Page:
Wednesday, April 15, 1998

'Rubies' reflects an age-old conflict

Movie: A Price Above Rubies

Posted on Wed, Apr 15, 1998 at 4:00 AM

Our Rating: 3.50

Writer-director Boaz Yakin's second film, "A Price Above Rubies," is a clear-eyed fable about what happens when the needs of an individual clash with the expectations of a community.

Sonia (Renée Zellweger) has everything her parents wished for her: she's married to a promising scholar, Mendel (Glenn Fitzgerald), has a new baby son and has moved to a thriving Hasidic Jewish enclave in Brooklyn. But Sonia suffers from a malaise she can't quite grasp, which manifests itself as a heightened sexual awareness. (She describes it as an implacable fire that threatens to engulf her.) The occasions where she should be joyous, such as her son's bris (circumcision ceremony), instead cause her extreme anxiety.

Mendel's sister Rachel (Julianna Margulies), the fierce defender -- sometimes enforcer -- of their faith, tries to provide guidance, but it's Mendel's brother Sender (the remarkable Christopher Eccleston) who becomes the key to Sonia's burgeoning self-awareness. The forceful, even brutal, Sender initiates an affair with Sonia and then provides her link to the outside world. He sees that Sonia, the daughter of a skilled jeweler, could run his very exclusive jewelry store, picking out a few exquisite pieces for an elite clientele.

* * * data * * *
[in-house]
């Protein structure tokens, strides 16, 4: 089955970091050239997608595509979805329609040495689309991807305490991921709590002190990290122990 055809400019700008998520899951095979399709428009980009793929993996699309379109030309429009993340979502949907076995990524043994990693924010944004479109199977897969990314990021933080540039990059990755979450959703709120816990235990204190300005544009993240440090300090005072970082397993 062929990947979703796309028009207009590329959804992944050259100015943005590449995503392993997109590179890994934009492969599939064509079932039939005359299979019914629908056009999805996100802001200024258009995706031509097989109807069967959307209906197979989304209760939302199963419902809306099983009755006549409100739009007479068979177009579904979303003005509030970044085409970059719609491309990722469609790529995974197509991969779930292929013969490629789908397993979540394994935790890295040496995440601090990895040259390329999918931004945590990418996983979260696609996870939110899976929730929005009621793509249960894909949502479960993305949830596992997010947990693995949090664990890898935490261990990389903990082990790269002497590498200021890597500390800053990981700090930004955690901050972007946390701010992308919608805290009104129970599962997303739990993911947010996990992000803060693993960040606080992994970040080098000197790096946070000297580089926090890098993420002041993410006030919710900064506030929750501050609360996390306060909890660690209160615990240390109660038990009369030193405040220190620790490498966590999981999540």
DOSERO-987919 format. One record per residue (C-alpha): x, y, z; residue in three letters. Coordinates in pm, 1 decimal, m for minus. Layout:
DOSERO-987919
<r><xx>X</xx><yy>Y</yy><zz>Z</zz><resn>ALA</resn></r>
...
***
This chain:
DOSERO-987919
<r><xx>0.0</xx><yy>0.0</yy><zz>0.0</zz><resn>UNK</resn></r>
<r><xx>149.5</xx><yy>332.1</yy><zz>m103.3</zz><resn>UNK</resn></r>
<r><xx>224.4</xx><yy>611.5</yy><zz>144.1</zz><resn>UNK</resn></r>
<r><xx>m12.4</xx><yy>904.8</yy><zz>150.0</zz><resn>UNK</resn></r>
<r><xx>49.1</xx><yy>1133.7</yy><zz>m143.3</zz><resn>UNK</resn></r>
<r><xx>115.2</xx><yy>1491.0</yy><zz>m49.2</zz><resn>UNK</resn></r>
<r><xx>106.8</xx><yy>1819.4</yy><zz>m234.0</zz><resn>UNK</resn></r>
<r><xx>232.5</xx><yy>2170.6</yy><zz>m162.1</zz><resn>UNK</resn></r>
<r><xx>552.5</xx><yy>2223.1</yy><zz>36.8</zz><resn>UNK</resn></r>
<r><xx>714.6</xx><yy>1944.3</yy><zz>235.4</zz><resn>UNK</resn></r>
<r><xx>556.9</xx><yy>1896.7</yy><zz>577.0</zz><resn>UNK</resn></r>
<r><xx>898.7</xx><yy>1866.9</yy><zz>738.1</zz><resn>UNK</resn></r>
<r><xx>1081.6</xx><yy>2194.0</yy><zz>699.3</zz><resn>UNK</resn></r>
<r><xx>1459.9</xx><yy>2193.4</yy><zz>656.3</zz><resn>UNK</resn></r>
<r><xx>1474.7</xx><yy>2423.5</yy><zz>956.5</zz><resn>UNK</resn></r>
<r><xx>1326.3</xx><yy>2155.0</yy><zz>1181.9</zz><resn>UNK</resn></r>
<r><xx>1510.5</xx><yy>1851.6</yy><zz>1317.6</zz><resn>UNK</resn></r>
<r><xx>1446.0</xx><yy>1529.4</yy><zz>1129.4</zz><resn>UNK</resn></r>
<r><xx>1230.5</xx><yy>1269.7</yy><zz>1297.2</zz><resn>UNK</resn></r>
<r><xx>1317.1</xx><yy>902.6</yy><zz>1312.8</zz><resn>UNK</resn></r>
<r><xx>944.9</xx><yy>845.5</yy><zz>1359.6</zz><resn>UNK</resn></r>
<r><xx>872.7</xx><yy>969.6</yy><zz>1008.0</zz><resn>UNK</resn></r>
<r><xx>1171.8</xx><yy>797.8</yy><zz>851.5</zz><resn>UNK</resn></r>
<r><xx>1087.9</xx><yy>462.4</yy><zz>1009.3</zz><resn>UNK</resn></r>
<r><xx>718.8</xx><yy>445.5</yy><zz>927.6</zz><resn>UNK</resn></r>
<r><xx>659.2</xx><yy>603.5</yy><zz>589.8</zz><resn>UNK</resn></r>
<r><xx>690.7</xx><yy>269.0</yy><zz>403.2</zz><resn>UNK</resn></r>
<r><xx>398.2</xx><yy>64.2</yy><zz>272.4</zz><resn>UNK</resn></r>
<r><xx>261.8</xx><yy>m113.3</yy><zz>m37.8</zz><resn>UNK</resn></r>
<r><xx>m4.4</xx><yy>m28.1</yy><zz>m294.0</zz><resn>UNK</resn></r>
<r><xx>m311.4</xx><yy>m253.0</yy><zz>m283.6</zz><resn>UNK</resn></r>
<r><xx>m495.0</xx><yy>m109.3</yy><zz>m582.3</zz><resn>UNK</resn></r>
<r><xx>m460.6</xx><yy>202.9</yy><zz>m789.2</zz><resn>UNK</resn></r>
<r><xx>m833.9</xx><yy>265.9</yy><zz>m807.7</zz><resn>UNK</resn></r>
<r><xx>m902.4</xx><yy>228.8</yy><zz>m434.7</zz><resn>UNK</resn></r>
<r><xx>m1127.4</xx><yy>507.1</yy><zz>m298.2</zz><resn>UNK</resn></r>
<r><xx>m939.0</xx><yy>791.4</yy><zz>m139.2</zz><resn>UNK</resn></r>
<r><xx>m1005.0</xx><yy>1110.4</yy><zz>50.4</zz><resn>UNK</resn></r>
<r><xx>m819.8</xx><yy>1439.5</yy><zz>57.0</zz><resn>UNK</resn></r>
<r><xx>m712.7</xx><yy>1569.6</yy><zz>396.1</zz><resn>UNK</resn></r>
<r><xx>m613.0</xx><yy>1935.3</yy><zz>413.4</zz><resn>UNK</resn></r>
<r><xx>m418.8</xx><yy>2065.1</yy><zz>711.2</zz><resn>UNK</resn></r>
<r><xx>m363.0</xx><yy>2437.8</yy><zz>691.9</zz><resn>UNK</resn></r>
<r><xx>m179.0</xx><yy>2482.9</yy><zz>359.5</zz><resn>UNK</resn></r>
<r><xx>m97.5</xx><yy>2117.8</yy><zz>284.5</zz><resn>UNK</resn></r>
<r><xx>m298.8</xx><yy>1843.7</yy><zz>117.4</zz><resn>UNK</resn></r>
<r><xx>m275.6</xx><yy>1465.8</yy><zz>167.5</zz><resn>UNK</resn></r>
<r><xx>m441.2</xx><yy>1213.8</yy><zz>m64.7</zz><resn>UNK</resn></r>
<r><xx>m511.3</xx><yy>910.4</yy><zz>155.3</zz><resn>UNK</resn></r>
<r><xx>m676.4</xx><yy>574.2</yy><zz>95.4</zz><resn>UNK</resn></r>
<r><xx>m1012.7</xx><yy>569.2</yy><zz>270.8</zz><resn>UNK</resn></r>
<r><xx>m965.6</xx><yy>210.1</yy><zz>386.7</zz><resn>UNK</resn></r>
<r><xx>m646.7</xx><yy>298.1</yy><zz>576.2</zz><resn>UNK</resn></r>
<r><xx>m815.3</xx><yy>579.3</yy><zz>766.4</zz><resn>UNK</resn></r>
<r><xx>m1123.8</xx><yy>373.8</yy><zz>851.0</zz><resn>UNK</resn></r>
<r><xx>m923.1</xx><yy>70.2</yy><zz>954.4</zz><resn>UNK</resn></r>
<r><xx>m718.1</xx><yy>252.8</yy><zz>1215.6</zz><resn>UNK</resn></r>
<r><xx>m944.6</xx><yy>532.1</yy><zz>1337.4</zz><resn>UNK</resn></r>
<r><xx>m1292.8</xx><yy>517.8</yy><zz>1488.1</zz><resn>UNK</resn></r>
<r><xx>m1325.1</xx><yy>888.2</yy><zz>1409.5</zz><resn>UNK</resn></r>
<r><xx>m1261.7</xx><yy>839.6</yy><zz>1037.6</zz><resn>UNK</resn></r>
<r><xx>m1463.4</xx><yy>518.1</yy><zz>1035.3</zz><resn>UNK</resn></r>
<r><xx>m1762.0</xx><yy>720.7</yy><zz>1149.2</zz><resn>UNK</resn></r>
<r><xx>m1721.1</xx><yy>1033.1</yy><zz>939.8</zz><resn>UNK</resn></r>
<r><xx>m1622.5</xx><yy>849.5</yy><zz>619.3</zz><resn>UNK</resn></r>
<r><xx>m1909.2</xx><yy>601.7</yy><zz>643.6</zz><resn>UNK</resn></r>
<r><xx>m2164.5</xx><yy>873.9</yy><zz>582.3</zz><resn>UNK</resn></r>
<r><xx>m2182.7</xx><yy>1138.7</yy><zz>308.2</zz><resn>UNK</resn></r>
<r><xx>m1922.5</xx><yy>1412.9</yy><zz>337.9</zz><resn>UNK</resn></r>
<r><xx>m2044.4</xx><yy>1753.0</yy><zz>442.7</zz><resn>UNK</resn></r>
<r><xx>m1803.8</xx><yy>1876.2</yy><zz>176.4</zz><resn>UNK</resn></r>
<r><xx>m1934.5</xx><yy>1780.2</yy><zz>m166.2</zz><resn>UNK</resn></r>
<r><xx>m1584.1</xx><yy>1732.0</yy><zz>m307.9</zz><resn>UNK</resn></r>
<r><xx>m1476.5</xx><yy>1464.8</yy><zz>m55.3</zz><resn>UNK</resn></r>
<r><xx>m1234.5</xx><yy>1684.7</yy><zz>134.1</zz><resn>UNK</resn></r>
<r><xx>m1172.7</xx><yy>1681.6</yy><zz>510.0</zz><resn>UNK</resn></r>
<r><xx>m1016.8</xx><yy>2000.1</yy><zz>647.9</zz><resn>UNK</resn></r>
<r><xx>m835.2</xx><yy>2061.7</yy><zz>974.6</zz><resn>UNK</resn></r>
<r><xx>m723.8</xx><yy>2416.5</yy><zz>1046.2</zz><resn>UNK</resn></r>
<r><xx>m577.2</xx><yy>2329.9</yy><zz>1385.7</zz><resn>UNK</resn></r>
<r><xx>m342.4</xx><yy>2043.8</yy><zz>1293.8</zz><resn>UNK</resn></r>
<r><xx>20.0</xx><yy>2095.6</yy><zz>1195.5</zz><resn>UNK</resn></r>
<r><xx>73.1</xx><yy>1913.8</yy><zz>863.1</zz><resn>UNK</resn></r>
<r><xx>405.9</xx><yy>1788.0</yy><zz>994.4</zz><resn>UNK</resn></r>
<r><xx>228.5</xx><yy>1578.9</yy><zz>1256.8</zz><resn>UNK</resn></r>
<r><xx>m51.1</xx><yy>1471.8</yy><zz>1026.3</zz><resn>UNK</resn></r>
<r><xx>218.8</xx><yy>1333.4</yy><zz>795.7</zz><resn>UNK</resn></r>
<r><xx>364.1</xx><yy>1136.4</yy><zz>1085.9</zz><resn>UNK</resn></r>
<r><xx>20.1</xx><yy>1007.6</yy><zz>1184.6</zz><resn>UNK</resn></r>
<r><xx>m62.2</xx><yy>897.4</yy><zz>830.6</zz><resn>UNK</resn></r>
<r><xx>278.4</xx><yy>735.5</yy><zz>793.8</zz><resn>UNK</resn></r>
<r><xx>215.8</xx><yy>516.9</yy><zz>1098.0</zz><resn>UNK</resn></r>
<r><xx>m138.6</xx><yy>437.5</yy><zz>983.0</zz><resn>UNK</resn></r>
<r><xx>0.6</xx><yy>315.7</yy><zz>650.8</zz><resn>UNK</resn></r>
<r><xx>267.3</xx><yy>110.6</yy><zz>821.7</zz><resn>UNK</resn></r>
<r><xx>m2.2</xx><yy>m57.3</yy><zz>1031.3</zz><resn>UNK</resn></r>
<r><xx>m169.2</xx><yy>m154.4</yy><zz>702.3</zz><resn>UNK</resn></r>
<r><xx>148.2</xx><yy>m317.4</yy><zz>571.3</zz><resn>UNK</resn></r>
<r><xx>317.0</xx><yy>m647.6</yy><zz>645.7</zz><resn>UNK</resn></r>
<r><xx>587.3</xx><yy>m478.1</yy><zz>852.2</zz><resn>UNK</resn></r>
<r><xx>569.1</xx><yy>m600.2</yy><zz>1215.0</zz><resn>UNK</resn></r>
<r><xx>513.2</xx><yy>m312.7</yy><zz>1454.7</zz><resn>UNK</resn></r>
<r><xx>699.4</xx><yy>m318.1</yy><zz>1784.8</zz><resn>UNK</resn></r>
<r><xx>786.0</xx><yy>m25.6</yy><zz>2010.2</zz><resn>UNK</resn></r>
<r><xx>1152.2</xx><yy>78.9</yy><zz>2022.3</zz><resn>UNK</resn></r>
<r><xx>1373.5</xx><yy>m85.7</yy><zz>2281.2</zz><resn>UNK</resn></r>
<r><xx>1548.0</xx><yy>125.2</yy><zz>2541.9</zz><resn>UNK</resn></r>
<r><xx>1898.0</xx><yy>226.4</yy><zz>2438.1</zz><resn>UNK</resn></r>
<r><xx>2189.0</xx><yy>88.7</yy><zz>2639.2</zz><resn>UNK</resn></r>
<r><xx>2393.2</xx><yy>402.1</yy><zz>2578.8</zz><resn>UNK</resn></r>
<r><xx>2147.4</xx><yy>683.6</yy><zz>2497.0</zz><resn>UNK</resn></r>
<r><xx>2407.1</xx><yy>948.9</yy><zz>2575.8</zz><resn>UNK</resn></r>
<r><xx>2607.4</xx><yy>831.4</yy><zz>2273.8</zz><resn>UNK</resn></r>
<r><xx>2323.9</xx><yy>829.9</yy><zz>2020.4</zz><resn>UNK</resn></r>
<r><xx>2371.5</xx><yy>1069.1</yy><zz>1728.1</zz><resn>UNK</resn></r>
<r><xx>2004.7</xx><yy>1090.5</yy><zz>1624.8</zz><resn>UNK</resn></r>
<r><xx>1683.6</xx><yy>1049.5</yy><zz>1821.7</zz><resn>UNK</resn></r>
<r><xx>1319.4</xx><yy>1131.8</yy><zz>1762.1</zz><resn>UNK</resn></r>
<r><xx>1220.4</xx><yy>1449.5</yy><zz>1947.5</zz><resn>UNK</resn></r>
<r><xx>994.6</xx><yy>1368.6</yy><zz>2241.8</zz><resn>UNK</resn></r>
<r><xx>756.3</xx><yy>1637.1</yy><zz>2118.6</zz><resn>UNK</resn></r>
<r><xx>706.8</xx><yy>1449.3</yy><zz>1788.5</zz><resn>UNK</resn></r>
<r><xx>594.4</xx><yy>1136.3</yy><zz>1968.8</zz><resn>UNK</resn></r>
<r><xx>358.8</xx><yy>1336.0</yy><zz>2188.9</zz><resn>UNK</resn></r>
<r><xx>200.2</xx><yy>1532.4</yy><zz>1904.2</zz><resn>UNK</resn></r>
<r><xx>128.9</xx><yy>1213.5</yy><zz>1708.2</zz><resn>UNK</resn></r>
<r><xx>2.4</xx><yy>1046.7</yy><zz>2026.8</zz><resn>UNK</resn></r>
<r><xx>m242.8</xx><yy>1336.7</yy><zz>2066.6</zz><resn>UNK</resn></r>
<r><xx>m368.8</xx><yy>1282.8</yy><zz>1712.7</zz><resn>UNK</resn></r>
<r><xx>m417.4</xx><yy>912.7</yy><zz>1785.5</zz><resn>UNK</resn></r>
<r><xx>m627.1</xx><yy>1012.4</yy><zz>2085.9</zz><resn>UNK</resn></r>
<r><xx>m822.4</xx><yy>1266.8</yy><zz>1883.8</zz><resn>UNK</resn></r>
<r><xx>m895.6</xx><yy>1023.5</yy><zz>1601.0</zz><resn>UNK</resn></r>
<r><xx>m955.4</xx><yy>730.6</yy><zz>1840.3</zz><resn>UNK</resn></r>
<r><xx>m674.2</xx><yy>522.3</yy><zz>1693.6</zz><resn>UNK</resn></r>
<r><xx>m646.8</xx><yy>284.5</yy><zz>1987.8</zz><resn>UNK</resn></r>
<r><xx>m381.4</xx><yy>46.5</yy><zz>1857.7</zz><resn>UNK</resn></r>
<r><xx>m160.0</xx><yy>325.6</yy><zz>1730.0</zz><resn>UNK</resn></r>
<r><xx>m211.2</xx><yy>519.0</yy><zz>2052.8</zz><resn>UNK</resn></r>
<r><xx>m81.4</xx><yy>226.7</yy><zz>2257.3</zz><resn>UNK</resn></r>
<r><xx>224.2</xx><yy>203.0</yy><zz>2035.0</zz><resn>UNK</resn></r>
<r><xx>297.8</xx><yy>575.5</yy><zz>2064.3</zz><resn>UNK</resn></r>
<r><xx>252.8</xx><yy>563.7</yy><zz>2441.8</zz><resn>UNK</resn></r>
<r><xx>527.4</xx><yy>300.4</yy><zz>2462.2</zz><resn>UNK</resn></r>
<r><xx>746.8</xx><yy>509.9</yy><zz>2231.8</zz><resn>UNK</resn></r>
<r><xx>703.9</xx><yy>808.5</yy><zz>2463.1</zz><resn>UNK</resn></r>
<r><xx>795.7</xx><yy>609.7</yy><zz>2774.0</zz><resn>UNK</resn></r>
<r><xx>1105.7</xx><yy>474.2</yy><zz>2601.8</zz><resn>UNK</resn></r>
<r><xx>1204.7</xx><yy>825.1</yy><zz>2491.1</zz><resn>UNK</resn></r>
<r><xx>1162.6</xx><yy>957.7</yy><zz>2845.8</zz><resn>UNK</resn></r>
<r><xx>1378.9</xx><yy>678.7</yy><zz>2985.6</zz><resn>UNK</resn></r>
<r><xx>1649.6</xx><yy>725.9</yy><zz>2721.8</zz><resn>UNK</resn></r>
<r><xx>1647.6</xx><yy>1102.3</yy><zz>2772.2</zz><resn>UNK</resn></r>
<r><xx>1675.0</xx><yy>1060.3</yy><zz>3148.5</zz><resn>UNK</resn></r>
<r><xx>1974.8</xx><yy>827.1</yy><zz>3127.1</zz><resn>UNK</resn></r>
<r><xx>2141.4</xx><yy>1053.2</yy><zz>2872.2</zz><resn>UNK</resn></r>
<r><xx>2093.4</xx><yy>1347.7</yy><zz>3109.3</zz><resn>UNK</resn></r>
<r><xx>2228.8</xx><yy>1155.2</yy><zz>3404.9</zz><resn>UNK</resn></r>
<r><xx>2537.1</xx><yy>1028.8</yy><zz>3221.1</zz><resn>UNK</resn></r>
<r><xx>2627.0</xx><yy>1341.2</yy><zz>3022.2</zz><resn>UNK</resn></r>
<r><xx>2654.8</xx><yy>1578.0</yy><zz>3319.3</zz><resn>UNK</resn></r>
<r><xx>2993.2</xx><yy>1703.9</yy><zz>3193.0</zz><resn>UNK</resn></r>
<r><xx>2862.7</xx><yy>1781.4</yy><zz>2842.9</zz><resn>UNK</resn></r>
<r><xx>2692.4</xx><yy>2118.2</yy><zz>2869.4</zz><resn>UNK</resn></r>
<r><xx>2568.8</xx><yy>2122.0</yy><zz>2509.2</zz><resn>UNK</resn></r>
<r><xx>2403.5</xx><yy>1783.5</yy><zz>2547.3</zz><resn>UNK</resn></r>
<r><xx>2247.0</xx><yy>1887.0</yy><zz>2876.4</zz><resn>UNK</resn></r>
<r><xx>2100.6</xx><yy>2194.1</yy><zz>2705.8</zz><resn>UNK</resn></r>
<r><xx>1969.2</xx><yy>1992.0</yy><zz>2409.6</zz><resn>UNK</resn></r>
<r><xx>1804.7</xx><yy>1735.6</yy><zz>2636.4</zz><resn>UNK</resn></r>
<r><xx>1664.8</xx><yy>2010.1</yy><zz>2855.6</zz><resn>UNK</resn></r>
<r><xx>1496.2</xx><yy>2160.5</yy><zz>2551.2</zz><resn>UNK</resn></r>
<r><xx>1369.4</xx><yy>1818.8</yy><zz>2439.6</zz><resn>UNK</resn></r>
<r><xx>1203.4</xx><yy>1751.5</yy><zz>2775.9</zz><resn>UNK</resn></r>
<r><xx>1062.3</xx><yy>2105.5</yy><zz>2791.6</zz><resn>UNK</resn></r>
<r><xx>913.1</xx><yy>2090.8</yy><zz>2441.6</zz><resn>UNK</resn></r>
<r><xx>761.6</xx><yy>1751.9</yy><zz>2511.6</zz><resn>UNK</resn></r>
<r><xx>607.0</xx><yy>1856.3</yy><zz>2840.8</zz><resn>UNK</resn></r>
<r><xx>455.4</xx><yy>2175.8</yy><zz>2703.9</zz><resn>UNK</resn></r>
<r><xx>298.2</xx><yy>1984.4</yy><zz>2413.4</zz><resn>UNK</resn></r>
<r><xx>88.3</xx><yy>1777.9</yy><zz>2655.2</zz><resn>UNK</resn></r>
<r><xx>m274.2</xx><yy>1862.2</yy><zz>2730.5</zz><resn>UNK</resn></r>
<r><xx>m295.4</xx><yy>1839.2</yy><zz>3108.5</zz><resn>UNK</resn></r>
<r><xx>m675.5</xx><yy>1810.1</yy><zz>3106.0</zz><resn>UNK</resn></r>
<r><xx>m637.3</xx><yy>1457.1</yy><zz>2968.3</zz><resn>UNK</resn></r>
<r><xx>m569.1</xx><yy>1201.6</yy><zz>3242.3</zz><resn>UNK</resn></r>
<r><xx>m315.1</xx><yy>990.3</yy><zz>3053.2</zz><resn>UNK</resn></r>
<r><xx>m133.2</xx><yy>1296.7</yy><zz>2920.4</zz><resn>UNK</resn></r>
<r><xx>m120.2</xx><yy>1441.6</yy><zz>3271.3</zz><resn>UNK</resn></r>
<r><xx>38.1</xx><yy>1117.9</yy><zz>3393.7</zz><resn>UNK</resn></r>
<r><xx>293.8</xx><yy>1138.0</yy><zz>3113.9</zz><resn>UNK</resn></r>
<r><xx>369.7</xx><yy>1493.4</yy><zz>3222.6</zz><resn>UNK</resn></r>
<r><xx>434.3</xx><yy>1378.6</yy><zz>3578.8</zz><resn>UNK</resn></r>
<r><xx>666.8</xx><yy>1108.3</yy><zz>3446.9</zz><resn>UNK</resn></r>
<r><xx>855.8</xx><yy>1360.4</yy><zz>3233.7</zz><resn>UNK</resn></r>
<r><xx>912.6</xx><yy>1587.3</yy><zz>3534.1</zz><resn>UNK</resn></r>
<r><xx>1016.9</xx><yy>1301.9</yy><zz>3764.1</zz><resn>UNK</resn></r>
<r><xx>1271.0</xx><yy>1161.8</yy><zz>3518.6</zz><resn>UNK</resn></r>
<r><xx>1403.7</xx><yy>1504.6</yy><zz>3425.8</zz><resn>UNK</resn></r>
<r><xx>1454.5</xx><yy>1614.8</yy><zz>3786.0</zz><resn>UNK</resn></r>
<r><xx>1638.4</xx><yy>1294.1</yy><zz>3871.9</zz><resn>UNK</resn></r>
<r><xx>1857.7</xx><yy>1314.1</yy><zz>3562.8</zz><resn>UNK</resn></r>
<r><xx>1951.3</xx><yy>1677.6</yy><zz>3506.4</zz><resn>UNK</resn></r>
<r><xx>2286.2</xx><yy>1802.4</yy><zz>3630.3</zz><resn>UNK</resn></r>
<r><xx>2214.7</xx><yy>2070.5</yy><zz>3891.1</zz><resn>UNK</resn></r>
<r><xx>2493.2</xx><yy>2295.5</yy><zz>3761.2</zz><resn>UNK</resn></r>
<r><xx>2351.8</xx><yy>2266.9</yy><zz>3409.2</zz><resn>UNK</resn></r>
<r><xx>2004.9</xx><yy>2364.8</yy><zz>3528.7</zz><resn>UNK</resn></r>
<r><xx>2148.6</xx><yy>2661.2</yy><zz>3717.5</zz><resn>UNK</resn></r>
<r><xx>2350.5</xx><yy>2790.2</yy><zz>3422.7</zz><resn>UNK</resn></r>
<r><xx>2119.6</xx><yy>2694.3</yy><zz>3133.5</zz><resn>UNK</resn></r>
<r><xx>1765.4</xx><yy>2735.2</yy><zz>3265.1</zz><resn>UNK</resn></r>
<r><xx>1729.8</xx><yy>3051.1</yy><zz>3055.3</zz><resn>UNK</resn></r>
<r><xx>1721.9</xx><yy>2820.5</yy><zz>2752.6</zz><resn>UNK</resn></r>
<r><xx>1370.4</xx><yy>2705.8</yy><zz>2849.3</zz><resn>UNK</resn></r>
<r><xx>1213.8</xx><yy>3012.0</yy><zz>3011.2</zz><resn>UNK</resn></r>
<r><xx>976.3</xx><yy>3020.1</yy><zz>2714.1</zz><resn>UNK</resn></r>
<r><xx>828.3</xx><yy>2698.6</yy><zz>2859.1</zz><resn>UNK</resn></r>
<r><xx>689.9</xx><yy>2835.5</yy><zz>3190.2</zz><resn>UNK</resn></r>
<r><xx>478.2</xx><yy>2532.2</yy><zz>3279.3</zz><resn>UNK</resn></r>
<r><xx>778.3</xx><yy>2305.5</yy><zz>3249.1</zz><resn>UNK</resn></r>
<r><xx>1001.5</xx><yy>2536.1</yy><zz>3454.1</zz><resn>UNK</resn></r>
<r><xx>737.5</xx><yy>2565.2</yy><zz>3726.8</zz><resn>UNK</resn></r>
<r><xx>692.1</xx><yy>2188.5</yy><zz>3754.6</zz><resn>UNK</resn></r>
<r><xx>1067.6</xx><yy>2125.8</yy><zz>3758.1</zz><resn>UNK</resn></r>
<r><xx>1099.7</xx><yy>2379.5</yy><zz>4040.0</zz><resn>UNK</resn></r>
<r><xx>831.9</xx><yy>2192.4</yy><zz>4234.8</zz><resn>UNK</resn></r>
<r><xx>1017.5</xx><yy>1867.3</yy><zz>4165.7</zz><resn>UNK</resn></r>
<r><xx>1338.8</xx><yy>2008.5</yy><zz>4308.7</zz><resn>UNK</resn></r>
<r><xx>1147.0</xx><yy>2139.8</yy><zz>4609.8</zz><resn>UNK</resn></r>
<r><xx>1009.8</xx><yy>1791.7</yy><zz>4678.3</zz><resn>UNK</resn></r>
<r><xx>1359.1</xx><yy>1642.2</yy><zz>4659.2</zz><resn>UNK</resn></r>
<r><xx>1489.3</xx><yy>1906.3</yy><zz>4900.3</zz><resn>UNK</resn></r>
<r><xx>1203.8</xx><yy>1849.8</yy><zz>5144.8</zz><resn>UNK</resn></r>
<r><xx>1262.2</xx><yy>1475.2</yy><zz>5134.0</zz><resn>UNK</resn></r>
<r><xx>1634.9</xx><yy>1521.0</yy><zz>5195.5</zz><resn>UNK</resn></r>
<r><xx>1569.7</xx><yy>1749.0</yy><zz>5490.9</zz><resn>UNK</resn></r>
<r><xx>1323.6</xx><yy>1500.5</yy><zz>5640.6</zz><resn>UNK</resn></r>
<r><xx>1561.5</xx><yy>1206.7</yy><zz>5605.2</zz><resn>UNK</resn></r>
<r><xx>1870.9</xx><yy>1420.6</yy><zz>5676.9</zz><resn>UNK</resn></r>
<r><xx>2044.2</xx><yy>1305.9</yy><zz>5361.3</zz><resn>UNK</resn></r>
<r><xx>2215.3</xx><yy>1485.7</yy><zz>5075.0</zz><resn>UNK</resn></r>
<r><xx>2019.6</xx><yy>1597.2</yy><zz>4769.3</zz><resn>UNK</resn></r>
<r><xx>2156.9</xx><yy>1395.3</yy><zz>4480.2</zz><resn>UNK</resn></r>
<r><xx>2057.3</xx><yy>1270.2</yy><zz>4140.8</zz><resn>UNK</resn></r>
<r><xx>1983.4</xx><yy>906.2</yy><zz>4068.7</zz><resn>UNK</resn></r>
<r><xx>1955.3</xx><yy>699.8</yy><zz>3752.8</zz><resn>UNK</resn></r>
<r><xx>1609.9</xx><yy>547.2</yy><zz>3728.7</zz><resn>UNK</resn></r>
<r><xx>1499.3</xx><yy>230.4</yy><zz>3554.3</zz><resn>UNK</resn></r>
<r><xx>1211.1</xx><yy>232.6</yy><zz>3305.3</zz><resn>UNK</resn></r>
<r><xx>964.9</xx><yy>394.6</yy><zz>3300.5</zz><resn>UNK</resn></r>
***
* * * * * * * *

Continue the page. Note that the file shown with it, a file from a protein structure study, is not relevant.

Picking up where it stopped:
Through her job, she meets Puerto Rican sculptor-jeweler Ramon (Allen Payne), whose work reanimates her belief that beauty can exist outside the specific manifestation of God, making her connection to the Hasidim precarious.

Not afraid to mix in fantasy elements to reflect Sonia's emotional turmoil, Yakin casually utilizes two apparitions: Sonia's beloved young brother, Yossi, and a defiant beggar woman who embraces transgression.

Cinematographer Adam Holender (who shot "Fresh," Yakin's debut, as well as seminal films such as "Midnight Cowboy") employs a beautifully rich palette which complements the emotional complexity of "A Price Above Rubies."

Boaz Yakin has eschewed the guided-tour approach to an exotic culture (employed by films such as "Witness" and "A Stranger Among Us"), instead taking a more difficult and rewarding path. He looks into a closed world and sees a reflection of the age-old conflict between the needs of one vs. the needs of many.


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